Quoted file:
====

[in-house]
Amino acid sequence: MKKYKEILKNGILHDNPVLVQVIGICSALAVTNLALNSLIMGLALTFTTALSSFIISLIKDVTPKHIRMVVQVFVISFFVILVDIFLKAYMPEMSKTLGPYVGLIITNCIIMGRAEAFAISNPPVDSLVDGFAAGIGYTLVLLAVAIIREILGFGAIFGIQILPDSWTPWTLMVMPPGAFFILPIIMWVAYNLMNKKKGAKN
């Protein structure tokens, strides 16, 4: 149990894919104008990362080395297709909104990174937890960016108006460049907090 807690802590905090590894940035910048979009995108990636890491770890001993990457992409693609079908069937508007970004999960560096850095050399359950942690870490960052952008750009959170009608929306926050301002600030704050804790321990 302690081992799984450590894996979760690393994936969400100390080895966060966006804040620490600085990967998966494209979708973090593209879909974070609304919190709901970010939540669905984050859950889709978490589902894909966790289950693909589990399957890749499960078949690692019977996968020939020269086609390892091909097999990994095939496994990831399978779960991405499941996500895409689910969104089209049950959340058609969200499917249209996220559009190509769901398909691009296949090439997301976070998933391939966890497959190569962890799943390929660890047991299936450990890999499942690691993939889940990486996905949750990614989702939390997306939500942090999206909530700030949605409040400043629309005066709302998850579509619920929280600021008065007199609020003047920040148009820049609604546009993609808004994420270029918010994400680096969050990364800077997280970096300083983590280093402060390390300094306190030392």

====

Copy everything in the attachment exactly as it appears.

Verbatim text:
[in-house]
Amino acid sequence: MKKYKEILKNGILHDNPVLVQVIGICSALAVTNLALNSLIMGLALTFTTALSSFIISLIKDVTPKHIRMVVQVFVISFFVILVDIFLKAYMPEMSKTLGPYVGLIITNCIIMGRAEAFAISNPPVDSLVDGFAAGIGYTLVLLAVAIIREILGFGAIFGIQILPDSWTPWTLMVMPPGAFFILPIIMWVAYNLMNKKKGAKN
């Protein structure tokens, strides 16, 4: 149990894919104008990362080395297709909104990174937890960016108006460049907090 807690802590905090590894940035910048979009995108990636890491770890001993990457992409693609079908069937508007970004999960560096850095050399359950942690870490960052952008750009959170009608929306926050301002600030704050804790321990 302690081992799984450590894996979760690393994936969400100390080895966060966006804040620490600085990967998966494209979708973090593209879909974070609304919190709901970010939540669905984050859950889709978490589902894909966790289950693909589990399957890749499960078949690692019977996968020939020269086609390892091909097999990994095939496994990831399978779960991405499941996500895409689910969104089209049950959340058609969200499917249209996220559009190509769901398909691009296949090439997301976070998933391939966890497959190569962890799943390929660890047991299936450990890999499942690691993939889940990486996905949750990614989702939390997306939500942090999206909530700030949605409040400043629309005066709302998850579509619920929280600021008065007199609020003047920040148009820049609604546009993609808004994420270029918010994400680096969050990364800077997280970096300083983590280093402060390390300094306190030392």